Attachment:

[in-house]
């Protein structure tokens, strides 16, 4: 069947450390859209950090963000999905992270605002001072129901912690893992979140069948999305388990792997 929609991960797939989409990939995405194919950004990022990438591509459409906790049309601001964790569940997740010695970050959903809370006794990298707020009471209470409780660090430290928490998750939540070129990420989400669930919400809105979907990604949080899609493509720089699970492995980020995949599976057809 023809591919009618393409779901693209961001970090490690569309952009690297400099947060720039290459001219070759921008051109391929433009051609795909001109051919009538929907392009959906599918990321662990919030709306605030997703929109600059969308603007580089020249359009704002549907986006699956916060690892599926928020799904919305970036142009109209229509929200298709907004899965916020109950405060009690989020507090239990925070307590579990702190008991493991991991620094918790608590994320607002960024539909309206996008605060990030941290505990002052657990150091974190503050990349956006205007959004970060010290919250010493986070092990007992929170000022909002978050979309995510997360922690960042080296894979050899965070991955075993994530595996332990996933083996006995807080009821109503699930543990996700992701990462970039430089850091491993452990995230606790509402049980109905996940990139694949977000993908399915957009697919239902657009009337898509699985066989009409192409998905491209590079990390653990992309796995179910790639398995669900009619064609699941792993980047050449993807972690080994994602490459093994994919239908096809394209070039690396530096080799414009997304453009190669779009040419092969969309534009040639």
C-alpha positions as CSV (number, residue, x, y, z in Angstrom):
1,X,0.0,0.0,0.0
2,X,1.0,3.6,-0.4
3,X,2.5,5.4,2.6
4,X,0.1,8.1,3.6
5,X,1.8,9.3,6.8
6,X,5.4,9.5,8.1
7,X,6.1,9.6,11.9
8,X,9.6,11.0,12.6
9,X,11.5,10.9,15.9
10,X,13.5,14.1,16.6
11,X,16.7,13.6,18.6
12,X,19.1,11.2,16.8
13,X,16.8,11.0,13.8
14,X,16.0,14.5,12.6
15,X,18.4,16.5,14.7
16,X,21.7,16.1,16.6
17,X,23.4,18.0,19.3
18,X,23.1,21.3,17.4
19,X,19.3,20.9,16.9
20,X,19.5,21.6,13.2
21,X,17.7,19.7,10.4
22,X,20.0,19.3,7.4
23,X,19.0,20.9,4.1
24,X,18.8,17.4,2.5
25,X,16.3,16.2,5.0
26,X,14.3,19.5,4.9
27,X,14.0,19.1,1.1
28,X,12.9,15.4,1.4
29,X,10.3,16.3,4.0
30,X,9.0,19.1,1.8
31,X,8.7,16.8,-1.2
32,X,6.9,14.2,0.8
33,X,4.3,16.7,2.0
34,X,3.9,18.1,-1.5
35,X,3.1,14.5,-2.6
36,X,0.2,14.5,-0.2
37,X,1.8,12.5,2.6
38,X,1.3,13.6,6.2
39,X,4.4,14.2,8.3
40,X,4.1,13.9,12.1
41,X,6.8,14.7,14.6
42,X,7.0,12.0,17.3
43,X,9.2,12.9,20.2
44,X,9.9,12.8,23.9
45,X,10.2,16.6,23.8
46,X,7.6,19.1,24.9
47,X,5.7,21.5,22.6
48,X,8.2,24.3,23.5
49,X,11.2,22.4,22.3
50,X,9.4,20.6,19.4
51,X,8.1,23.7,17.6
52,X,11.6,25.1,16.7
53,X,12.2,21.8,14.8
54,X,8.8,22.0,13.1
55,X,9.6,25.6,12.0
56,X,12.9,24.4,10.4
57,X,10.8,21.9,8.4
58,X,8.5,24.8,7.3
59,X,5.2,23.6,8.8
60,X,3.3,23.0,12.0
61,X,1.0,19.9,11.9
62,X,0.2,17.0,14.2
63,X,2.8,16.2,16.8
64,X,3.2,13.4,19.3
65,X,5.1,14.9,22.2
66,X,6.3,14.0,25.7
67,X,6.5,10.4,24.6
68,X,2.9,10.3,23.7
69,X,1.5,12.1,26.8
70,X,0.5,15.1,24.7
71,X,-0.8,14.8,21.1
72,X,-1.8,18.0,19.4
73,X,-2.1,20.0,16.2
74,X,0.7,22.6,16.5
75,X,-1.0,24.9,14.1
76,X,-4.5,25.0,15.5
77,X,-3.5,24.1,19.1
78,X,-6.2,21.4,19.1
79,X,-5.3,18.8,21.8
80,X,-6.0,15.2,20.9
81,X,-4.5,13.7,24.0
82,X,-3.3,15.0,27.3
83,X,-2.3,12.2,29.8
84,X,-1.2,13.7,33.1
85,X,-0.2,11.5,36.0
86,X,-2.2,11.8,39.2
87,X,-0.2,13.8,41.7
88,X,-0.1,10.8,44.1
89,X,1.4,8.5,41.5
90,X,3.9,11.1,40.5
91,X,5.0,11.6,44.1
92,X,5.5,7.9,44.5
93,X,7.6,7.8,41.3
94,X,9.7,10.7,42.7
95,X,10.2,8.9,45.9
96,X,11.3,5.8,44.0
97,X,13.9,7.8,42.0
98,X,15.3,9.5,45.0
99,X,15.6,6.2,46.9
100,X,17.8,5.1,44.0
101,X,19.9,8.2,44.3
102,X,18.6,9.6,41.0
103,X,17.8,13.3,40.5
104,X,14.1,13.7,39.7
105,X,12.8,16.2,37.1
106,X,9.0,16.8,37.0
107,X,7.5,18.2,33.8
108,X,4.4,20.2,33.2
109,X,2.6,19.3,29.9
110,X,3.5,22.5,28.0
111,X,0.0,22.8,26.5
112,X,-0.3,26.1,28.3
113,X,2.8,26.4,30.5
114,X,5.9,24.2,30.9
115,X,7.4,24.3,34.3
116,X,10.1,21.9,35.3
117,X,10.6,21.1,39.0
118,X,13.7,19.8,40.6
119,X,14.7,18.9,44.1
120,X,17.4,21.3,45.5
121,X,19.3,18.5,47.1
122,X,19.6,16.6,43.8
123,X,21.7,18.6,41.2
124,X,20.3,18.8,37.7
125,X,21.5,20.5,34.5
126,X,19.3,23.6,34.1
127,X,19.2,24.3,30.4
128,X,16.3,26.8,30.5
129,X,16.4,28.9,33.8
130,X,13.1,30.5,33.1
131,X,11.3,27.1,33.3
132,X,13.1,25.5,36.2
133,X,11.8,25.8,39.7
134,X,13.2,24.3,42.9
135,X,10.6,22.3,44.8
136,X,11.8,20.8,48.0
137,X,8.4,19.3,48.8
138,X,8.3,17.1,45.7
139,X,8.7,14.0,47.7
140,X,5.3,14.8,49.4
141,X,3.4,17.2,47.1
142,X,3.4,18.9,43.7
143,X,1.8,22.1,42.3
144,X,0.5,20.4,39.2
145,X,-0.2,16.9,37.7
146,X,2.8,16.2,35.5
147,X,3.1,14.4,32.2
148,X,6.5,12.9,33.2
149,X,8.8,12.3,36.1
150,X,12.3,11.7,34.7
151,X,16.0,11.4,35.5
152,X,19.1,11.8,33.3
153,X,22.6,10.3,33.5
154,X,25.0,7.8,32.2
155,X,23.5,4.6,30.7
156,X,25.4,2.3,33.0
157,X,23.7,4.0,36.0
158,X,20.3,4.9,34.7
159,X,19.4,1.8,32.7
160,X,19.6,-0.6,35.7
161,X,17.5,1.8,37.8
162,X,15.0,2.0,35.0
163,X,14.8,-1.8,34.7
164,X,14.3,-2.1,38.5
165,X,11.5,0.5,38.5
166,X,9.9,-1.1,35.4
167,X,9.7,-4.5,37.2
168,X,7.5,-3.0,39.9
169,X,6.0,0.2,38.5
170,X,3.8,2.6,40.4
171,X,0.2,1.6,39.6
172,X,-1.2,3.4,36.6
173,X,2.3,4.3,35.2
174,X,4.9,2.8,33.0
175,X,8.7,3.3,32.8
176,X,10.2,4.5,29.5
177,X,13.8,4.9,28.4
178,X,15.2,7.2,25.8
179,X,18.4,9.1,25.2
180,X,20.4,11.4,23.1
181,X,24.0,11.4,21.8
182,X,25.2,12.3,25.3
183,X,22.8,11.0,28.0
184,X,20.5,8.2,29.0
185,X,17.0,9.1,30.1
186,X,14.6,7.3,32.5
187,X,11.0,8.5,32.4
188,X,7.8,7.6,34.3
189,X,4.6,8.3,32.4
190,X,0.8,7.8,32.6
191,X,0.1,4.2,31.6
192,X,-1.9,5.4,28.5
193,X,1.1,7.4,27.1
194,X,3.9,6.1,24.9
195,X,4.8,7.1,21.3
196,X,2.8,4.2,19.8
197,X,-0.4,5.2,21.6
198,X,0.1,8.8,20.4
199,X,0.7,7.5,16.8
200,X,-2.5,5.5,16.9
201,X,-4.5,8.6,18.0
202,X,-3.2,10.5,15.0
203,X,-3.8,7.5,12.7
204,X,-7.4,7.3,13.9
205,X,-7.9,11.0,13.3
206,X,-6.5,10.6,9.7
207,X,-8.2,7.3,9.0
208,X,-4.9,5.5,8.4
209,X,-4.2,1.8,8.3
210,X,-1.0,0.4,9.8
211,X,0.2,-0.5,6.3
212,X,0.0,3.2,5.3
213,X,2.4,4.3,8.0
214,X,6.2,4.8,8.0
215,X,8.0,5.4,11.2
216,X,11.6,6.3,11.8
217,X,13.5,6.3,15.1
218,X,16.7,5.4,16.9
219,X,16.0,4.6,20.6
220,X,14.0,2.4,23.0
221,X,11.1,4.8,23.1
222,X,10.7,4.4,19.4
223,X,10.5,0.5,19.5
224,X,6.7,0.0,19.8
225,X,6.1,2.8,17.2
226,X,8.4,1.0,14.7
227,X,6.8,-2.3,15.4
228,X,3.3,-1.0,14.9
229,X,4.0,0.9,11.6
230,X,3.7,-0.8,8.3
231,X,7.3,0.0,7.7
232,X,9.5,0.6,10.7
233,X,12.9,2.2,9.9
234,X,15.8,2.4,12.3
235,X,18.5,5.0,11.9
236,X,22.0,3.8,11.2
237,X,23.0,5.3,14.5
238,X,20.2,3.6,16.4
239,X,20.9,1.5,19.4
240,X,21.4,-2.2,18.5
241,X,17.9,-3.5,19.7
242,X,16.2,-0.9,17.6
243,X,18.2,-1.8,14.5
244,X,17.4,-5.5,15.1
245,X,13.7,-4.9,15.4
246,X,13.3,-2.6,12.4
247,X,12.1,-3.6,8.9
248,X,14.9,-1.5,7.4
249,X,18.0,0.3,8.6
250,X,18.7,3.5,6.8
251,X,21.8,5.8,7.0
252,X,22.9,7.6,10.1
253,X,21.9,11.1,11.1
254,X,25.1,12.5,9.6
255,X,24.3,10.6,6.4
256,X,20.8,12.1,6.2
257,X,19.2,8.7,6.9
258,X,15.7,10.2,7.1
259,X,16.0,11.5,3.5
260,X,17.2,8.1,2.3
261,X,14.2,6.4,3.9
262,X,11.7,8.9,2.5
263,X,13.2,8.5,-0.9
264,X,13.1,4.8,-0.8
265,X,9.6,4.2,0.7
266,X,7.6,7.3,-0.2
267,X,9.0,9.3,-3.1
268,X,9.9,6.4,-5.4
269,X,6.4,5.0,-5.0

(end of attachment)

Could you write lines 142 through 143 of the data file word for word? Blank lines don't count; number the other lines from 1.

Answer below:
139,X,8.7,14.0,47.7
140,X,5.3,14.8,49.4